Panel Discusses the Arts as Catalyst in Strengthening Denver’s CommunitiesEmma Martz | School of Public Affairs Mar 12, 2020
On March 6, the School of Public Affairs hosted a diverse and expert panel of creative individuals to share their thoughts on how the arts can and do strengthen Denver’s communities. The event, "The Arts as Catalyst in Strengthening Denver’s Communities," part of the CU Denver School of Public Affairs First Friday Breakfast Series, was moderated by Dr. Jane Hansberry, an Associate Professor, Clinical Teaching Track, at the school. Panelists were:
- Brian Corrigan, an entrepreneur, designer, and place making artist
- Andy “Rok” Guerrero, Music Business Instructor/Pop Rock and Hip Hop Ensemble Director from the University of Colorado Denver College of Arts and Media and also a former member of the band Flobots
- Margaret Hunt, Executive Director, Office of Creative Industries, Colorado Office of Economic Development & International Trade
- Jen Olsen, Executive Director, Think 360 Arts for Learning
Corrigan launched the event with a facilitated and interactive activity that joined audience members in conversations about the arts in their Denver communities. Through this activity, Corrigan aimed to show that anyone can be creative in any space. Following the interactive activity, the panelists introduced themselves and discussed their connection to arts in the community.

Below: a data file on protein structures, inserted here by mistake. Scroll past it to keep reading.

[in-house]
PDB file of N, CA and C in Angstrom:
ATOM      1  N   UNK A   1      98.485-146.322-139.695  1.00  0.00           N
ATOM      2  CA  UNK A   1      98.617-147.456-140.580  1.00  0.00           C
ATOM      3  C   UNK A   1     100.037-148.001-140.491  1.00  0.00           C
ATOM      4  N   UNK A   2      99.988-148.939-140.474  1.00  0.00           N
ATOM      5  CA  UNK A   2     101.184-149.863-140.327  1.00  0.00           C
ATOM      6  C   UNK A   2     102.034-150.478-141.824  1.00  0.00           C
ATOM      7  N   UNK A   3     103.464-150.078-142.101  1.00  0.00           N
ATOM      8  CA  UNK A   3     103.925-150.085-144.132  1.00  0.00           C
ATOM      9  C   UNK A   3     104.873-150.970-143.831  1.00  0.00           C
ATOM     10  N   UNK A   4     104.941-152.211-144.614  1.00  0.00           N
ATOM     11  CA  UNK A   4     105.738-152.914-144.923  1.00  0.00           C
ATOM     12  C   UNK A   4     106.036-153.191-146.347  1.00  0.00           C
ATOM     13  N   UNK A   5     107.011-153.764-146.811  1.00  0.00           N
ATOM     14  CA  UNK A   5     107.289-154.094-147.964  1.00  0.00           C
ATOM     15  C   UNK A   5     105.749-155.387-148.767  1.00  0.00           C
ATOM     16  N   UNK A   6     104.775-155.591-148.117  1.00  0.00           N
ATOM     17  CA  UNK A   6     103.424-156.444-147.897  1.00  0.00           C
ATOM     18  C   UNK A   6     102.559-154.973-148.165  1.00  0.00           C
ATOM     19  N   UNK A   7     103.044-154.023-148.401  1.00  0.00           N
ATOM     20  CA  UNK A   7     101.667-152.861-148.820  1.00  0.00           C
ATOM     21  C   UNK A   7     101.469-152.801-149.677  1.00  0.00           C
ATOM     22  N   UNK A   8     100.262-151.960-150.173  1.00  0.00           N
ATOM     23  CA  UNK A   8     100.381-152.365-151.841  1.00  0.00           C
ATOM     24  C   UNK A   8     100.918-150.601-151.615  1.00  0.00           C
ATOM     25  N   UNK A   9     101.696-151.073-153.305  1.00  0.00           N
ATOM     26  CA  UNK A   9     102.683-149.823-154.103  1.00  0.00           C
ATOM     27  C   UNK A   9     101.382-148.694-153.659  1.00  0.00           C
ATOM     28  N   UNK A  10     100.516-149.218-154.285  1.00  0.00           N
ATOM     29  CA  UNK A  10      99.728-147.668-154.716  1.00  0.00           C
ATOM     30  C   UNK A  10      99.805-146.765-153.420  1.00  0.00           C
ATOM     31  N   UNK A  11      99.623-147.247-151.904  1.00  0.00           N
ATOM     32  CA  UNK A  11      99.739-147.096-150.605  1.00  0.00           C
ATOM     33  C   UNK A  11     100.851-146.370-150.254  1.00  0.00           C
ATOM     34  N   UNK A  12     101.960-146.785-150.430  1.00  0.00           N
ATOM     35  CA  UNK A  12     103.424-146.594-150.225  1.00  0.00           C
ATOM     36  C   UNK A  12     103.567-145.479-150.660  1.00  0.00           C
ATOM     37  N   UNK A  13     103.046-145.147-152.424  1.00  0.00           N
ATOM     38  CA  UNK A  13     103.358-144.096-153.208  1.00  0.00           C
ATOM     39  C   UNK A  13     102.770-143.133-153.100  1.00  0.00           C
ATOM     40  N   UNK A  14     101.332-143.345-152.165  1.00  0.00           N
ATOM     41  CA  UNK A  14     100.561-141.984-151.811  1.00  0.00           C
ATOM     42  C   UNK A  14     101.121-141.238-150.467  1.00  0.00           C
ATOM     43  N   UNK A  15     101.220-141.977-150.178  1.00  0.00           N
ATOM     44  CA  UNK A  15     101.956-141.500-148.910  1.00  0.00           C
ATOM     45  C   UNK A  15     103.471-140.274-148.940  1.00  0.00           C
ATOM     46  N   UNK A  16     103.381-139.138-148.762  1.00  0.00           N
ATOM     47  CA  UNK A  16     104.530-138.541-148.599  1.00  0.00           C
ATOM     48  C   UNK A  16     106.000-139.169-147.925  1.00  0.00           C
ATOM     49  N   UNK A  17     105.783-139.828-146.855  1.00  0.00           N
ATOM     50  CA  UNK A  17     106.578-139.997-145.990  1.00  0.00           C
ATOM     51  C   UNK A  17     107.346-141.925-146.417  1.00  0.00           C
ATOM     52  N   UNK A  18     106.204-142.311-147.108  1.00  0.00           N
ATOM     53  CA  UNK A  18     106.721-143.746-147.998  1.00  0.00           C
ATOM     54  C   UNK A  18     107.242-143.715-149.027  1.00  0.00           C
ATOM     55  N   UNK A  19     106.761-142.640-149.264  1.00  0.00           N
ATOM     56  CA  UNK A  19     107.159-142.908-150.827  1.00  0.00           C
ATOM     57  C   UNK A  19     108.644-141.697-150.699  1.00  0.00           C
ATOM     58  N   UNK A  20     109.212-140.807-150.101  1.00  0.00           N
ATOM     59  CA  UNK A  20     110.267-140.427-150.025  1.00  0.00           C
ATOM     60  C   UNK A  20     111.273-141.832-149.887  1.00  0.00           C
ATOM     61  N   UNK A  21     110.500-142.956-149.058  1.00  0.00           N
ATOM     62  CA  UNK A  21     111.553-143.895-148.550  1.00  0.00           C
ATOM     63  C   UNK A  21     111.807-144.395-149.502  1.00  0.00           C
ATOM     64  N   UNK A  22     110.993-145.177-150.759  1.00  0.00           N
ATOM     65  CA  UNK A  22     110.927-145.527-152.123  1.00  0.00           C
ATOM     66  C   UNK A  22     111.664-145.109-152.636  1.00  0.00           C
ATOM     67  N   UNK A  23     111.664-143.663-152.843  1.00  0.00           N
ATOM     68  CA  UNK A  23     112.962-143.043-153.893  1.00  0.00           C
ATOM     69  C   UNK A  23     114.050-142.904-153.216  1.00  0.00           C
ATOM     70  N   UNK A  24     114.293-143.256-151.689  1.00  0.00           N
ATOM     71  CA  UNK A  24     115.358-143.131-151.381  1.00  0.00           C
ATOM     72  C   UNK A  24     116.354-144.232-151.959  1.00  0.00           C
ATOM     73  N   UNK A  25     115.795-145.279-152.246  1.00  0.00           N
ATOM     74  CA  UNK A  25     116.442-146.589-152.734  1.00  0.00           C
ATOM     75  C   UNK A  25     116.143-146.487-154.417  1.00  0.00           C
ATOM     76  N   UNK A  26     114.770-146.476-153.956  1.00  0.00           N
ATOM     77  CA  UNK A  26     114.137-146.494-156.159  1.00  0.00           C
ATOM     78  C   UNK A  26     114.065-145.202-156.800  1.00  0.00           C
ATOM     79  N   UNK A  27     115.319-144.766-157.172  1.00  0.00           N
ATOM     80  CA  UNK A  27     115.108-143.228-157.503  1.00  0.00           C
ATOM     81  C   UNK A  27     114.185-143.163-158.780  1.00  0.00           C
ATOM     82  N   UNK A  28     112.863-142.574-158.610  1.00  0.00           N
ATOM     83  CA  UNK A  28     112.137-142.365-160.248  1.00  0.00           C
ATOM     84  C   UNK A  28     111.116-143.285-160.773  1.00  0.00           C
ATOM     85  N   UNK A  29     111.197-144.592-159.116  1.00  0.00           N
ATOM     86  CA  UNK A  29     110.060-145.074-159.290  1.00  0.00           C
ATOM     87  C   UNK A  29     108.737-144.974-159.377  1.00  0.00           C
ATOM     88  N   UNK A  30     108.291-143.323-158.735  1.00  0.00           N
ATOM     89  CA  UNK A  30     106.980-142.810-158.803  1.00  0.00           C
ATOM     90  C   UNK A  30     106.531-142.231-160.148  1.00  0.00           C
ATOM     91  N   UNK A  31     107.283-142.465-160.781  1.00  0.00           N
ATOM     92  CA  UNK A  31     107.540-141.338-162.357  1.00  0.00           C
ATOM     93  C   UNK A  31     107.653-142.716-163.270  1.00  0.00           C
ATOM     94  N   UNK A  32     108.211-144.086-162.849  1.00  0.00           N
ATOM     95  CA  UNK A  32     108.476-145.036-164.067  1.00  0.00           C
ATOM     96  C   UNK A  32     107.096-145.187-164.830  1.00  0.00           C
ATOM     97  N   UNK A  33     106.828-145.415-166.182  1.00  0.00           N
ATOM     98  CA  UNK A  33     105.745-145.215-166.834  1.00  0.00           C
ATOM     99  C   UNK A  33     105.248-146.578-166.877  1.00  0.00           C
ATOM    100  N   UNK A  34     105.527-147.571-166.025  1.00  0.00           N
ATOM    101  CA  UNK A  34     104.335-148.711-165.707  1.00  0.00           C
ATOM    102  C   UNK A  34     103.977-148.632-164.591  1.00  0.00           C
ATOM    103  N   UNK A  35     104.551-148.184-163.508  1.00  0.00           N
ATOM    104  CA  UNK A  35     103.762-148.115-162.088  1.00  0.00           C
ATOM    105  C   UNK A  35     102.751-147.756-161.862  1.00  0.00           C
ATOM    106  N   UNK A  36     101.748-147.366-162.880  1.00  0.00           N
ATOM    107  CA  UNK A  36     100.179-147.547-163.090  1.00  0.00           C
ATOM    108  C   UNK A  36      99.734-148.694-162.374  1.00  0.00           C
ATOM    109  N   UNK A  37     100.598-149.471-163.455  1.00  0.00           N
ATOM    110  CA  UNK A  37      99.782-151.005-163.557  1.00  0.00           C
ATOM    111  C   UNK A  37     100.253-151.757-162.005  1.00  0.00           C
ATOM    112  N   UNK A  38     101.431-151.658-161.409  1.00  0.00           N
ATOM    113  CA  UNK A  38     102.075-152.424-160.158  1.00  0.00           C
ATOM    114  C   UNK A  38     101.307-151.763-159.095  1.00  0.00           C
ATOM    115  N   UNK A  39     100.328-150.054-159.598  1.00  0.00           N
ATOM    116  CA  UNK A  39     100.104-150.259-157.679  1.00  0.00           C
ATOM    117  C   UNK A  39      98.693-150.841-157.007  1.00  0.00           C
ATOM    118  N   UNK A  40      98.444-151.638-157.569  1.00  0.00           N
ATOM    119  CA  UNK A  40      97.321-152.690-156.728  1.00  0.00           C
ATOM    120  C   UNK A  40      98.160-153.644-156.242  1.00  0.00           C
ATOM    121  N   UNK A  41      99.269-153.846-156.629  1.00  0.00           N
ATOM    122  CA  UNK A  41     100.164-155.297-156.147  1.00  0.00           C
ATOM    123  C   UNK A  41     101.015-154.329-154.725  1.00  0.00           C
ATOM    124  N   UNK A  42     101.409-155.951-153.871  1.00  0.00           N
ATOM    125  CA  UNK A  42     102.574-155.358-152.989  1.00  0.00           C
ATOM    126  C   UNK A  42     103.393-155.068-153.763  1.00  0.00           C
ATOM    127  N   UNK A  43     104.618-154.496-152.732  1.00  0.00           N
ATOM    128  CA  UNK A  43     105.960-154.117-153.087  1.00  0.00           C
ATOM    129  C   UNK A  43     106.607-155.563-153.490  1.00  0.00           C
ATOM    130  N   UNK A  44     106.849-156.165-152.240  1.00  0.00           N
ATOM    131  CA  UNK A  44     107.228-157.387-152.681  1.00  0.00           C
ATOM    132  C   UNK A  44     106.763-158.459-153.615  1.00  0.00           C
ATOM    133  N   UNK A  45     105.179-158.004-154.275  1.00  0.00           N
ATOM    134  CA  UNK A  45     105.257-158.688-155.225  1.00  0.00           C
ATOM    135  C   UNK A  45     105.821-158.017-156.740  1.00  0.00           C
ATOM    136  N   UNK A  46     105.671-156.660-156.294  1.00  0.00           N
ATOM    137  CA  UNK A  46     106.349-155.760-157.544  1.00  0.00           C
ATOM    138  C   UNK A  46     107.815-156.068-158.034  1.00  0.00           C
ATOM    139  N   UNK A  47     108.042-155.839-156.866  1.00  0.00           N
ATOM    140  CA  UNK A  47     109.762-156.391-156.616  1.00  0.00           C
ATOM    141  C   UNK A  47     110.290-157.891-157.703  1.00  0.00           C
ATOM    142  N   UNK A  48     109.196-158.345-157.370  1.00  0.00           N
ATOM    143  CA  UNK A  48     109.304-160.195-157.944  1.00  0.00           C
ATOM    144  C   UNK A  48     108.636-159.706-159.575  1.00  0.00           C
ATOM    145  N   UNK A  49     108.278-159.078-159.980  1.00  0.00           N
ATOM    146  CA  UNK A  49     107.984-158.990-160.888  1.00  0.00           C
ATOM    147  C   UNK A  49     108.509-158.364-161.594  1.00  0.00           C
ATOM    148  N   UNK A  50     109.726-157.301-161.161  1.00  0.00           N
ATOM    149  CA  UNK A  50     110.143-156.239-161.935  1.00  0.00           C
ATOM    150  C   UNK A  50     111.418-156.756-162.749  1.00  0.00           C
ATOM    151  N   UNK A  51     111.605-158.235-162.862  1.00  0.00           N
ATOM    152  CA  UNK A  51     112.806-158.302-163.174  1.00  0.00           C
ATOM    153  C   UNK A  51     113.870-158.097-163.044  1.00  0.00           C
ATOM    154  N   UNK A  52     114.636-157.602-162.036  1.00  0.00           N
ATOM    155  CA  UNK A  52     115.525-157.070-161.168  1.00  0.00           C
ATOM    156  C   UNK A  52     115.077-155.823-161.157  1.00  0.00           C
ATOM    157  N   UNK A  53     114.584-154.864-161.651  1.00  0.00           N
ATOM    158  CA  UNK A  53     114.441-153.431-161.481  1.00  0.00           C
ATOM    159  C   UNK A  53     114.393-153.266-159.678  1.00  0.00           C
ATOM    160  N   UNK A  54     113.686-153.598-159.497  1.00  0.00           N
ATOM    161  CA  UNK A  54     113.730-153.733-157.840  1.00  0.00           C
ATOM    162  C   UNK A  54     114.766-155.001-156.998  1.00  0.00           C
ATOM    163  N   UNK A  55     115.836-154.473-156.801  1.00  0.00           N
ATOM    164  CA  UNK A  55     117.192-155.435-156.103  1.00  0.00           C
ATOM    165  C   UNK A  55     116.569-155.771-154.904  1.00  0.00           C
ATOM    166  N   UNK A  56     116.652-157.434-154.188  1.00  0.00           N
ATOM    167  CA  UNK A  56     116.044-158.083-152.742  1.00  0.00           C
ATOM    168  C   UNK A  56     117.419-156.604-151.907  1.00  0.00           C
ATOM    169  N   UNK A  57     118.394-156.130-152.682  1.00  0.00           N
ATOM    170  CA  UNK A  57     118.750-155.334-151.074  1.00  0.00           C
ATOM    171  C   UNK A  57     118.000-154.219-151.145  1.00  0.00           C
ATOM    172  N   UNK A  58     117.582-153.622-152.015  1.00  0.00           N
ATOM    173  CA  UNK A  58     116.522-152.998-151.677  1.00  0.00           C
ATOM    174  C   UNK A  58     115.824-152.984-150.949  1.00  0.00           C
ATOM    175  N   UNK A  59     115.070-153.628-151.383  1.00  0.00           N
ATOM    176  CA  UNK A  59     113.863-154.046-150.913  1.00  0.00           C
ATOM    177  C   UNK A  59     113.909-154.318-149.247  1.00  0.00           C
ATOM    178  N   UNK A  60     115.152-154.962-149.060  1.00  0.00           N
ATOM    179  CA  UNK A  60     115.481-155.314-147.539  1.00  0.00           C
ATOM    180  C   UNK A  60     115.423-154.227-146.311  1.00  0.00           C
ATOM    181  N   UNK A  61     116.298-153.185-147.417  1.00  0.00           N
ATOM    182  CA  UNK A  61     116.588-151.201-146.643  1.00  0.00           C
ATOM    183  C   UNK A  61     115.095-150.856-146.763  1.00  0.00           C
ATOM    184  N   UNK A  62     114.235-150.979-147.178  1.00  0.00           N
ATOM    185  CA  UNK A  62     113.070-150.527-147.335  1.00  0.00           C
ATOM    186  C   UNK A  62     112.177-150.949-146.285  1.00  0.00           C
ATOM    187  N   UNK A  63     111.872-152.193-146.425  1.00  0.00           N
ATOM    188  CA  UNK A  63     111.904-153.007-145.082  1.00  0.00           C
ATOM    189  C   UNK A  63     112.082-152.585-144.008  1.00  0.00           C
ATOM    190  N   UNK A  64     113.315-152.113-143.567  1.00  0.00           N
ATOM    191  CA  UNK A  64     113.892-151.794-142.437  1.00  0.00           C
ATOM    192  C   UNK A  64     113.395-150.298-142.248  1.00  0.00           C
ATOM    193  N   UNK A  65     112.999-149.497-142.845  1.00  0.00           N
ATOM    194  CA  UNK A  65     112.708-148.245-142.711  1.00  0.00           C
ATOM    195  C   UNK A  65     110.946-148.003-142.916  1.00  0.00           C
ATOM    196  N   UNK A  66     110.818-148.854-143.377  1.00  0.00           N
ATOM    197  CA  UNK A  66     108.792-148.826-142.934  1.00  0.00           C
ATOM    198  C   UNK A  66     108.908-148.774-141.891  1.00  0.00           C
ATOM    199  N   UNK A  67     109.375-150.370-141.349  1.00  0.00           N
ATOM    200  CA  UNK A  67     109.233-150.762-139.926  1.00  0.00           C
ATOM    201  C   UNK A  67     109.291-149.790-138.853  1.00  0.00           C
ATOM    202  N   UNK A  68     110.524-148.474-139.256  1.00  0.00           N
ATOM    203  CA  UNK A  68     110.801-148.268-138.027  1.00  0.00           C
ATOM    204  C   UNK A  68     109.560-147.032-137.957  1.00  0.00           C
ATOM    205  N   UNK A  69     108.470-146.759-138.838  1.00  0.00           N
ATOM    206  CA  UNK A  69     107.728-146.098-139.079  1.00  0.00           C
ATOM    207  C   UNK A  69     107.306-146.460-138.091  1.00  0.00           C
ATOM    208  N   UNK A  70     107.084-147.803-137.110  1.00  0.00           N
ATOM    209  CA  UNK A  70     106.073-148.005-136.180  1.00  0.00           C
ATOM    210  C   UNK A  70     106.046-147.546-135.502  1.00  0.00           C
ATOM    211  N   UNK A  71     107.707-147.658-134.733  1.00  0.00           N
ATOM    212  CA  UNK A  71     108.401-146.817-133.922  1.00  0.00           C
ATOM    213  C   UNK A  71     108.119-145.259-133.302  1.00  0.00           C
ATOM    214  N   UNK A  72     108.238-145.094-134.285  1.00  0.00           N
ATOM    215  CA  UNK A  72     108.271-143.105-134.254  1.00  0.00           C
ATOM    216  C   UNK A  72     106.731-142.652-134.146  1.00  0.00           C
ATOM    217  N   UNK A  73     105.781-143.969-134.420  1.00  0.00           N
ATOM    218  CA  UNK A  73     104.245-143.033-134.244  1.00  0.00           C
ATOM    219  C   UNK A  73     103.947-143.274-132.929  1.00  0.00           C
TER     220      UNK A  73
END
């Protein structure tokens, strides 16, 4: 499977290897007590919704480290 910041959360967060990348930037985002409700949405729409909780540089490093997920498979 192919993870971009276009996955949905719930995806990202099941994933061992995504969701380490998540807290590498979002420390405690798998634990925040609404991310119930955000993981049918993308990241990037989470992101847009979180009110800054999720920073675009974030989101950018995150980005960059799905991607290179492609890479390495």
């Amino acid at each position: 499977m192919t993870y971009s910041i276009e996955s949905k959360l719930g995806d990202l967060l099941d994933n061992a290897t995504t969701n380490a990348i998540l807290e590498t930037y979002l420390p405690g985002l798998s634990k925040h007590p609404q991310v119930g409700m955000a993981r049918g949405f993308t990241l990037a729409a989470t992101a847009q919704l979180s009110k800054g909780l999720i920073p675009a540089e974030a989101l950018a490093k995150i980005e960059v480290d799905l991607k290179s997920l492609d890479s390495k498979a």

Margaret Hunt described her work with creative arts districts and offered a surprising statistic that the number of creative districts in Denver has risen from two in 2017 to 26 at the time of the event. She explained the process of what it takes to become a creative district and the importance of community involvement in that process.
Brian Corrigan told how his hometown inspired his creative ideals, and he explained how people and places are given a purpose when creativity is used as a reusable resource.
Andy Guerrero described the arts through the lens of music and explained that in his experience, music is one instance where people from completely different backgrounds can find something in common. His musical background began through working with communities and nonprofits by teaching and bringing people together through shows.
Jen Olsen described the Think 360 Arts for Learning program as a way to cultivate and sustain the arts in her community. It is also a way for young adults to pay for restitution through making and selling their art as well as learning new skills.
At the end of the discussion, Dr. Hansberry asked each panelist to give a final call to action to the audience. The panelists gave requests for support and activism. Olsen urges everyone to “demand the arts in your community,” while Corrigan challenges the crowd to “unlock their creative potential.” Listen to event on SoundCloud.